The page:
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Microsoft’s Windows Store gets a shot in the ARM

MICROSOFT HAS BEGUN accepting apps and games for the ARM64 version of Windows 10.

The self-styled ‘Always Connected’ version of Windows 10 is most at home with UWP (tiled) apps, and so this is a major step forward for cheap and cheerful Windows machines running the Snapdragon 850 from Qualcomm.

Although early PCs running Windows on ARM have been less than stellar, today’s news bolsters the company’s commitment to the Windows fork, which has distinct advantages over x86 and x64, including battery life, start-up time and 4G LTE.

Unlike its bastard predecessor, Windows RT, this version of Windows will run older Win32 programs, thanks to an emulator which whilst not without its faults is better than nowt.

Initially, there were fears that Intel, which is naturally curious given they have a dog in this particular fight, could sue for IP breach over the emulation technology, but that doesn’t seem to have come to anything.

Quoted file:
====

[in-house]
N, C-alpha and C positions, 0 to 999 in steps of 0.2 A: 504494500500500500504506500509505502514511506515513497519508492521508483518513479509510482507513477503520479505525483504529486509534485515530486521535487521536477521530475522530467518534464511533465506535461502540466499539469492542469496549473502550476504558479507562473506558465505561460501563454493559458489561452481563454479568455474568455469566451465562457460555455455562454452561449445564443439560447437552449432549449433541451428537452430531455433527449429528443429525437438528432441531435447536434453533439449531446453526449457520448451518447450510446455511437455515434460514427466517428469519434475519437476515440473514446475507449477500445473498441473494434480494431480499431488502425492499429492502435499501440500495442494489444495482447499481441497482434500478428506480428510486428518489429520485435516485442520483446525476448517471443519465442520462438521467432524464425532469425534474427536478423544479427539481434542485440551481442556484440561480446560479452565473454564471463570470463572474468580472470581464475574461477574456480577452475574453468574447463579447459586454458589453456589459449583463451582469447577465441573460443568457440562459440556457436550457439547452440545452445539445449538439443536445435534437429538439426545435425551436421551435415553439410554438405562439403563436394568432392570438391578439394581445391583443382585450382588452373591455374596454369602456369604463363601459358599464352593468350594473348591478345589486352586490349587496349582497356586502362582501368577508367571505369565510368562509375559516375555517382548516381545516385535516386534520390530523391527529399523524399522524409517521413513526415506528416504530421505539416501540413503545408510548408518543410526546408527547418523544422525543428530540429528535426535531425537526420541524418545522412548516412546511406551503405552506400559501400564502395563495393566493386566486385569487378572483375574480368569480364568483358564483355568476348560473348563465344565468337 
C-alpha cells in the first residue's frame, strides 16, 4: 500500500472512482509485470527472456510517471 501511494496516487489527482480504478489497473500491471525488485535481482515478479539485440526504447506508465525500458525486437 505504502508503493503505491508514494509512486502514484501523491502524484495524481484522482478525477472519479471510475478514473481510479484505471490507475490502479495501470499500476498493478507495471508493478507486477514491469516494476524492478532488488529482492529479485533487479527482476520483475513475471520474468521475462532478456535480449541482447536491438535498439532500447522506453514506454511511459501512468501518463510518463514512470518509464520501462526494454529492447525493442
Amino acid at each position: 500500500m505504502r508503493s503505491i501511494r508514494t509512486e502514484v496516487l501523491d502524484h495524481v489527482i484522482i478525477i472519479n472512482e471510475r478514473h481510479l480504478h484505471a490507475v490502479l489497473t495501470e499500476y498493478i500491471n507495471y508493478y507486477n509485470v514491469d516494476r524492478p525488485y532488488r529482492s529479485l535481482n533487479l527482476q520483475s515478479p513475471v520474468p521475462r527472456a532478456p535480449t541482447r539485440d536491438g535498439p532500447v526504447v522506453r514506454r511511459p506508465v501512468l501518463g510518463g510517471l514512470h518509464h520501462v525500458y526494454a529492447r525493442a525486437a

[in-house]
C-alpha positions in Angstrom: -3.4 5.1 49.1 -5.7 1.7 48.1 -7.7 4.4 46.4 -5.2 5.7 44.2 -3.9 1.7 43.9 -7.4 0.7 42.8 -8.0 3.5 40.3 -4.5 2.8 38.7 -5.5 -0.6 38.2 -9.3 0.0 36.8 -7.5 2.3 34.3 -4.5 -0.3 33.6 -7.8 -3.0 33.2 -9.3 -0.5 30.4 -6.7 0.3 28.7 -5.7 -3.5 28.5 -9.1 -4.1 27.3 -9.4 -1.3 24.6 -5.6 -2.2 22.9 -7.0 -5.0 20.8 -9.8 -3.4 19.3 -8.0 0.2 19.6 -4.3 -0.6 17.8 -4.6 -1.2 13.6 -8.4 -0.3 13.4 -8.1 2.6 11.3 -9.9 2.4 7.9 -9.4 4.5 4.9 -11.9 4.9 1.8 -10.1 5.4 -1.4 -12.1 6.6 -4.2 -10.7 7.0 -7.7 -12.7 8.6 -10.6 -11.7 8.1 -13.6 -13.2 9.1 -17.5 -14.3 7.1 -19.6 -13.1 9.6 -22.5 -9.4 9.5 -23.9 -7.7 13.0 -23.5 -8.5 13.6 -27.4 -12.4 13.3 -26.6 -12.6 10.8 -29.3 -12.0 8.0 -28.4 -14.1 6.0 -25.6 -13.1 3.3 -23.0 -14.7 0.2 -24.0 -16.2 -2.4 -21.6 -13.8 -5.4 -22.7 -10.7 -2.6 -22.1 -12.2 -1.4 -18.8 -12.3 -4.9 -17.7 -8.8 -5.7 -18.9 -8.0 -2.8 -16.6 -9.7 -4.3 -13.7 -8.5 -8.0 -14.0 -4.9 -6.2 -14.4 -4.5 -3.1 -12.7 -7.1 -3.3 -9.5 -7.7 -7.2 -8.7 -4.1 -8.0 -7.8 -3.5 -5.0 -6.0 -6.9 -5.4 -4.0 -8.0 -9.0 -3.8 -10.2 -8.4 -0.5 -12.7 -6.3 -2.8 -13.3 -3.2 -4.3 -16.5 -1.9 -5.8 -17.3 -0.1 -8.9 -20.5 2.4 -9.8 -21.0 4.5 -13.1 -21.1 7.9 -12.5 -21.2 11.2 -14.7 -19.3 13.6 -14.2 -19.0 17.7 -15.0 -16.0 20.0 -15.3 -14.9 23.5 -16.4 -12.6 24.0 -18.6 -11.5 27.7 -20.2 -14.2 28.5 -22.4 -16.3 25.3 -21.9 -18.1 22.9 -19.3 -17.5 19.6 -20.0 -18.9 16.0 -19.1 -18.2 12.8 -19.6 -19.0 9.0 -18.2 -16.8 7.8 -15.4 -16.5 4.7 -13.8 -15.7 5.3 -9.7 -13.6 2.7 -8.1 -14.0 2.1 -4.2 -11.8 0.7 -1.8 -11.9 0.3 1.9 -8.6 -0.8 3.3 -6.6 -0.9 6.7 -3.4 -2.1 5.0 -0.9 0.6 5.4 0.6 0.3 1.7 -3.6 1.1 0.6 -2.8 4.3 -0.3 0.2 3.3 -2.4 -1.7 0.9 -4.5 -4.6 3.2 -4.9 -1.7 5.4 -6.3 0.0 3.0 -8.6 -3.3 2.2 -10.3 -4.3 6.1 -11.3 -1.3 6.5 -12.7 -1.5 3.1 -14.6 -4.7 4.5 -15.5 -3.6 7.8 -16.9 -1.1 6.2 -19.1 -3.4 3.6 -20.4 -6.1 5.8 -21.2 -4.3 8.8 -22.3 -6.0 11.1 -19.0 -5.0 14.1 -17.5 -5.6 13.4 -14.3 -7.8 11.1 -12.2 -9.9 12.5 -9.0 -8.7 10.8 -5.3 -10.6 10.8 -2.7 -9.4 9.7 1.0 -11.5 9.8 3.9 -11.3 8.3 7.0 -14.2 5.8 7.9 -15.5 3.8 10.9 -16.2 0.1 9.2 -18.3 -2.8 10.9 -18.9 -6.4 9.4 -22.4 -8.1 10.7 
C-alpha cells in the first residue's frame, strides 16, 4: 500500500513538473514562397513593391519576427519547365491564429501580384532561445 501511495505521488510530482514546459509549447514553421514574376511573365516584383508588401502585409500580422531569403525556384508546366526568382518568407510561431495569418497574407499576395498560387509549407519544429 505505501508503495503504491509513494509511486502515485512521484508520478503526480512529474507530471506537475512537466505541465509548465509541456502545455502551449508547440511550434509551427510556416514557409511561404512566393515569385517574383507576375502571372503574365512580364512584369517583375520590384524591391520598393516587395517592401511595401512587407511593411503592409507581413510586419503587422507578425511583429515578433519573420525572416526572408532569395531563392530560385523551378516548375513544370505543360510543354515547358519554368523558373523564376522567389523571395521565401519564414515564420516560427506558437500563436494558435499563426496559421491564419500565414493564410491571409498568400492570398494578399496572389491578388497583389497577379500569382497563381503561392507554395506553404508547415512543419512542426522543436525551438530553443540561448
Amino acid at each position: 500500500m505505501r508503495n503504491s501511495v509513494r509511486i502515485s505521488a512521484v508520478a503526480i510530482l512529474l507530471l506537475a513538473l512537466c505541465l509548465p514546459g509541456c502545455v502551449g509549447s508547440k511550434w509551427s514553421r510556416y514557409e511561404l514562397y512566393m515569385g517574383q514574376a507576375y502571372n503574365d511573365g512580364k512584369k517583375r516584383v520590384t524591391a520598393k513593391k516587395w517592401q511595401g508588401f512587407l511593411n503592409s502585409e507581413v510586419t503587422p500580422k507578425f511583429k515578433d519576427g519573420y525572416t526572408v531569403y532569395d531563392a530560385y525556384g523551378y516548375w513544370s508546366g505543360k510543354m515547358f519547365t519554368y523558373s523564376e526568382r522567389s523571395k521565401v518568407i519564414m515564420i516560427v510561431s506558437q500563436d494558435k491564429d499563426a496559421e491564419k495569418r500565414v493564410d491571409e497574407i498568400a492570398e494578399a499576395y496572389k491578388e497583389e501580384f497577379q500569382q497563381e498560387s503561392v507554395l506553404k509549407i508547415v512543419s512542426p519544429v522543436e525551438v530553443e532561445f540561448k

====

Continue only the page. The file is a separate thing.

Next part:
Although it comes set up for the rather stunted “S Mode” version of Windows 10, it can, like all PCs, be switched to the full interface.

Microsoft is hoping that the latest release of Visual Studio (15.9), which includes a tool to recompile apps for ARM and ARM64, will encourage developers to add a version of their existing apps to run natively, which removes many of the performance issues caused by the emulation.

It’s been nearly a year since Always Connected PCs were formally announced but it was another six months before we started to see the first machines from the likes of Asus, HP, Lenovo and Samsung and built around the Snapdragon 850 chipset.

The potential was there but this seemed to most people as something quite a way from the monster that either company was hoping to create.

After all, 20-30 hours of battery life isn’t much use if the performance is bobbins. μ

Source : Inquirer

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